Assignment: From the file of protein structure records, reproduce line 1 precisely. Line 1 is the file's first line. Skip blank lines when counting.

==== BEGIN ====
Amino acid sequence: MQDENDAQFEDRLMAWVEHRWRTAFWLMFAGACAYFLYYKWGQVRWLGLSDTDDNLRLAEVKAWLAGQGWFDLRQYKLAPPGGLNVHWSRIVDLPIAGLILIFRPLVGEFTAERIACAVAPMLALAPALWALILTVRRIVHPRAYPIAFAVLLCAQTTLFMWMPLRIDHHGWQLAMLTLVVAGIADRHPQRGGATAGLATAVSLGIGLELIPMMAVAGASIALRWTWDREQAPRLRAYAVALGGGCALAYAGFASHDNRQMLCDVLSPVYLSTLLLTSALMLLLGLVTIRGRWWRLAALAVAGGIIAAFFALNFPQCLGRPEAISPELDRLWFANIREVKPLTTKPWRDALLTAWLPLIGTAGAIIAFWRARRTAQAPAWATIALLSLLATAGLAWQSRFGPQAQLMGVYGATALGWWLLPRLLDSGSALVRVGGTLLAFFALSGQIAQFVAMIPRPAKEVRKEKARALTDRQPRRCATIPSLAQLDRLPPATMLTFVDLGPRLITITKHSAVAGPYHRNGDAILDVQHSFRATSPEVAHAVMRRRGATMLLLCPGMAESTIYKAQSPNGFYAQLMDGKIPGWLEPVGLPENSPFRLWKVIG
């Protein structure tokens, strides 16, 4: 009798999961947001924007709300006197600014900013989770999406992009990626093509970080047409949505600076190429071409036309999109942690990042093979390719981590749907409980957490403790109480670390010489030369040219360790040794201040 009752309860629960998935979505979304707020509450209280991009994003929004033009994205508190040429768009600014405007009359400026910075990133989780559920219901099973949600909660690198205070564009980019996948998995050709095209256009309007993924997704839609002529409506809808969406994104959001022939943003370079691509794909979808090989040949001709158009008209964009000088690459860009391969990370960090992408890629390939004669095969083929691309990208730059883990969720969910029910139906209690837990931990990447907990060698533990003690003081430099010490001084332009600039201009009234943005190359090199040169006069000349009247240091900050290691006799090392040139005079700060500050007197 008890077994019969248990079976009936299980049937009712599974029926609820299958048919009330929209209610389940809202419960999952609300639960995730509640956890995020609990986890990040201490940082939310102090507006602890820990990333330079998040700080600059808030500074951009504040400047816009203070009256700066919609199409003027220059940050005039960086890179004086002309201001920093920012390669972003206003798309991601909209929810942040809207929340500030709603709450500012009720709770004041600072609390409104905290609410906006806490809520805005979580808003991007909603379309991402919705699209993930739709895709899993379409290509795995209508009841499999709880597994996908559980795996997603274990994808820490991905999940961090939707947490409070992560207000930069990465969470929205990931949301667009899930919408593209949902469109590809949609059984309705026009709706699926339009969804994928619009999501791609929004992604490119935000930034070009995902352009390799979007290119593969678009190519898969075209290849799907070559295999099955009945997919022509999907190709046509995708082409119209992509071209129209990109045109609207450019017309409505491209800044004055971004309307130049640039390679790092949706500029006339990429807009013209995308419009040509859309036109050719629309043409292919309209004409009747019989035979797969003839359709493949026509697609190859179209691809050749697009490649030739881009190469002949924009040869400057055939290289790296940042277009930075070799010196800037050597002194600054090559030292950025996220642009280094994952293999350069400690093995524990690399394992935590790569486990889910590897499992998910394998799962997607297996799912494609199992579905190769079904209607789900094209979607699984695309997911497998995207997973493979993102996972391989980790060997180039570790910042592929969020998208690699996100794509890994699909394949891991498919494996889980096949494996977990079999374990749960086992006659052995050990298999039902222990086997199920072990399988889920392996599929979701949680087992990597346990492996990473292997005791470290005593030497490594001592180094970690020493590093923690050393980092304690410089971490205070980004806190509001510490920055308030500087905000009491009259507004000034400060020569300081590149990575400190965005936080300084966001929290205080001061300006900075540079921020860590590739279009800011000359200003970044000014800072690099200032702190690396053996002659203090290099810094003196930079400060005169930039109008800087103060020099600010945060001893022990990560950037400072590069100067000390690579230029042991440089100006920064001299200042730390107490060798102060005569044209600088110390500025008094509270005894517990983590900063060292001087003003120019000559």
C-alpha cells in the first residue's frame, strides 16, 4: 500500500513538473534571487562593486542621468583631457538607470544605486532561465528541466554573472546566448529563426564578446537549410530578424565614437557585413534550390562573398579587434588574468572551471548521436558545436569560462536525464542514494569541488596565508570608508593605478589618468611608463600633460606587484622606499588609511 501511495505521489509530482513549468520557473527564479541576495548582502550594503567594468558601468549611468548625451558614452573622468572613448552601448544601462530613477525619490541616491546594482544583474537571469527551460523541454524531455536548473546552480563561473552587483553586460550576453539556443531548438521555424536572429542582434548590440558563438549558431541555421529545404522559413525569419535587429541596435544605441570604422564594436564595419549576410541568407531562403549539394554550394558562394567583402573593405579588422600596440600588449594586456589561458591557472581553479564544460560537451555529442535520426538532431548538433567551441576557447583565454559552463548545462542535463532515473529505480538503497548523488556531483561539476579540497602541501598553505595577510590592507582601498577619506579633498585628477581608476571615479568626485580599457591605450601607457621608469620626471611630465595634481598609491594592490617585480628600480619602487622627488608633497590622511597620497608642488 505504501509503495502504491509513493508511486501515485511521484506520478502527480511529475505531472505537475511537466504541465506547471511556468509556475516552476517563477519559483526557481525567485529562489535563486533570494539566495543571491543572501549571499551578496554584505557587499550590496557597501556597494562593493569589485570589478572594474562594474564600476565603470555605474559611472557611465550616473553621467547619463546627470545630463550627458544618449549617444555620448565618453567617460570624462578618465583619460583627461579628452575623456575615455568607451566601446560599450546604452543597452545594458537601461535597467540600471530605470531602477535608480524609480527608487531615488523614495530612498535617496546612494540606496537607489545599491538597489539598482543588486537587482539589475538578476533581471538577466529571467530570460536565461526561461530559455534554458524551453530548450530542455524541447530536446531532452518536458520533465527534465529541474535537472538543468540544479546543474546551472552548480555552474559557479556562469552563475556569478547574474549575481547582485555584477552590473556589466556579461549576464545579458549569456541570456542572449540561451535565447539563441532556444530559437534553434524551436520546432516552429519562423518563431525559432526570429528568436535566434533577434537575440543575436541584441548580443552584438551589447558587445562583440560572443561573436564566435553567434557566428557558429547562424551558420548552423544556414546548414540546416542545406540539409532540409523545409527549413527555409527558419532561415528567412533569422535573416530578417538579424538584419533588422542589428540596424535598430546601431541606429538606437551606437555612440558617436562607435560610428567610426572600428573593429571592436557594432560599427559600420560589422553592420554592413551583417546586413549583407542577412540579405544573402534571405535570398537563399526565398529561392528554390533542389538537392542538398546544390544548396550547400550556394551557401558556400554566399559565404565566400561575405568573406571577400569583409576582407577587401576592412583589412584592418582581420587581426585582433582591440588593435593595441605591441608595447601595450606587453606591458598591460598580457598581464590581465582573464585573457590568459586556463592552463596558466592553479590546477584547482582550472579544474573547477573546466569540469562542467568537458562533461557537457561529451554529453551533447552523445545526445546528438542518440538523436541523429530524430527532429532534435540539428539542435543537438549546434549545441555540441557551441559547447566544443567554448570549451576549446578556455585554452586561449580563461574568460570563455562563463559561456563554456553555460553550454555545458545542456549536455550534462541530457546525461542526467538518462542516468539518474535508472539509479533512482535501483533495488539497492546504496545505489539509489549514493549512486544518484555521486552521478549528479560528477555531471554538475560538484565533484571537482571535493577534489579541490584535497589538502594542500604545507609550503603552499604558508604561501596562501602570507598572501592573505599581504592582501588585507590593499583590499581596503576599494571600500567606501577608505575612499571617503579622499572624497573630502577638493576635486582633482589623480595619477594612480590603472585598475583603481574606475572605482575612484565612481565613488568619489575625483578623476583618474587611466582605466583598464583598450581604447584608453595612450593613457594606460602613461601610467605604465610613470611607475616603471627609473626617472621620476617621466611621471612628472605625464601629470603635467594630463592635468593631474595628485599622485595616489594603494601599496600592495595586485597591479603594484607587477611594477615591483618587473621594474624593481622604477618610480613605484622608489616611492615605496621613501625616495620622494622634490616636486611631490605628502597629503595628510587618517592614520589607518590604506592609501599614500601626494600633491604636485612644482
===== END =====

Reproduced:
Amino acid sequence: MQDENDAQFEDRLMAWVEHRWRTAFWLMFAGACAYFLYYKWGQVRWLGLSDTDDNLRLAEVKAWLAGQGWFDLRQYKLAPPGGLNVHWSRIVDLPIAGLILIFRPLVGEFTAERIACAVAPMLALAPALWALILTVRRIVHPRAYPIAFAVLLCAQTTLFMWMPLRIDHHGWQLAMLTLVVAGIADRHPQRGGATAGLATAVSLGIGLELIPMMAVAGASIALRWTWDREQAPRLRAYAVALGGGCALAYAGFASHDNRQMLCDVLSPVYLSTLLLTSALMLLLGLVTIRGRWWRLAALAVAGGIIAAFFALNFPQCLGRPEAISPELDRLWFANIREVKPLTTKPWRDALLTAWLPLIGTAGAIIAFWRARRTAQAPAWATIALLSLLATAGLAWQSRFGPQAQLMGVYGATALGWWLLPRLLDSGSALVRVGGTLLAFFALSGQIAQFVAMIPRPAKEVRKEKARALTDRQPRRCATIPSLAQLDRLPPATMLTFVDLGPRLITITKHSAVAGPYHRNGDAILDVQHSFRATSPEVAHAVMRRRGATMLLLCPGMAESTIYKAQSPNGFYAQLMDGKIPGWLEPVGLPENSPFRLWKVIG